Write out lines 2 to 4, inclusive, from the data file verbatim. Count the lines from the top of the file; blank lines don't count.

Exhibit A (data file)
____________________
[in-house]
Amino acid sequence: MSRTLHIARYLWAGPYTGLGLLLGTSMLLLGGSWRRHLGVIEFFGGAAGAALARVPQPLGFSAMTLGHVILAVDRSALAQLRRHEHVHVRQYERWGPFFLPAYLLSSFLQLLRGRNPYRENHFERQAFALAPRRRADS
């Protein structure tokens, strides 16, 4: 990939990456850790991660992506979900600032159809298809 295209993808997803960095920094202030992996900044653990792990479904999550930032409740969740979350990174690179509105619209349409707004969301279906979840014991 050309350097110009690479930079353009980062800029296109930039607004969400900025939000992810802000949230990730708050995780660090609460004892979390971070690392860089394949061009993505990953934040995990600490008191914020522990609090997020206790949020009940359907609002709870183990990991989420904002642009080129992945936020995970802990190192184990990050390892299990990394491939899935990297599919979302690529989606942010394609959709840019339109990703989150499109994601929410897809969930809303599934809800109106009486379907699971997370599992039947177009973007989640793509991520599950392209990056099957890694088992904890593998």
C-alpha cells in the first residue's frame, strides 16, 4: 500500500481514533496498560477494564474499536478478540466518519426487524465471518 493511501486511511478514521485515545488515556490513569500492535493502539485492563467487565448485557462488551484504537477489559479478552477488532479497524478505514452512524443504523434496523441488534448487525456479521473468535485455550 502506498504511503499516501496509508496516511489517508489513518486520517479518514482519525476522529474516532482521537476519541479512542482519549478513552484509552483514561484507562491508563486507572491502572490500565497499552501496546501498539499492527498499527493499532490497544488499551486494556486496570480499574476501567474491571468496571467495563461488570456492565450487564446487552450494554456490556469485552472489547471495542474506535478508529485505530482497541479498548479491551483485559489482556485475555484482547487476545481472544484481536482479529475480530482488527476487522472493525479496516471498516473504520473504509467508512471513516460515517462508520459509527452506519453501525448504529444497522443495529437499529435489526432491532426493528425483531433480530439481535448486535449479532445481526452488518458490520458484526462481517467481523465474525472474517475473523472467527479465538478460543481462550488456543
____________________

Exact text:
Amino acid sequence: MSRTLHIARYLWAGPYTGLGLLLGTSMLLLGGSWRRHLGVIEFFGGAAGAALARVPQPLGFSAMTLGHVILAVDRSALAQLRRHEHVHVRQYERWGPFFLPAYLLSSFLQLLRGRNPYRENHFERQAFALAPRRRADS
């Protein structure tokens, strides 16, 4: 990939990456850790991660992506979900600032159809298809 295209993808997803960095920094202030992996900044653990792990479904999550930032409740969740979350990174690179509105619209349409707004969301279906979840014991 050309350097110009690479930079353009980062800029296109930039607004969400900025939000992810802000949230990730708050995780660090609460004892979390971070690392860089394949061009993505990953934040995990600490008191914020522990609090997020206790949020009940359907609002709870183990990991989420904002642009080129992945936020995970802990190192184990990050390892299990990394491939899935990297599919979302690529989606942010394609959709840019339109990703989150499109994601929410897809969930809303599934809800109106009486379907699971997370599992039947177009973007989640793509991520599950392209990056099957890694088992904890593998």
C-alpha cells in the first residue's frame, strides 16, 4: 500500500481514533496498560477494564474499536478478540466518519426487524465471518 493511501486511511478514521485515545488515556490513569500492535493502539485492563467487565448485557462488551484504537477489559479478552477488532479497524478505514452512524443504523434496523441488534448487525456479521473468535485455550 502506498504511503499516501496509508496516511489517508489513518486520517479518514482519525476522529474516532482521537476519541479512542482519549478513552484509552483514561484507562491508563486507572491502572490500565497499552501496546501498539499492527498499527493499532490497544488499551486494556486496570480499574476501567474491571468496571467495563461488570456492565450487564446487552450494554456490556469485552472489547471495542474506535478508529485505530482497541479498548479491551483485559489482556485475555484482547487476545481472544484481536482479529475480530482488527476487522472493525479496516471498516473504520473504509467508512471513516460515517462508520459509527452506519453501525448504529444497522443495529437499529435489526432491532426493528425483531433480530439481535448486535449479532445481526452488518458490520458484526462481517467481523465474525472474517475473523472467527479465538478460543481462550488456543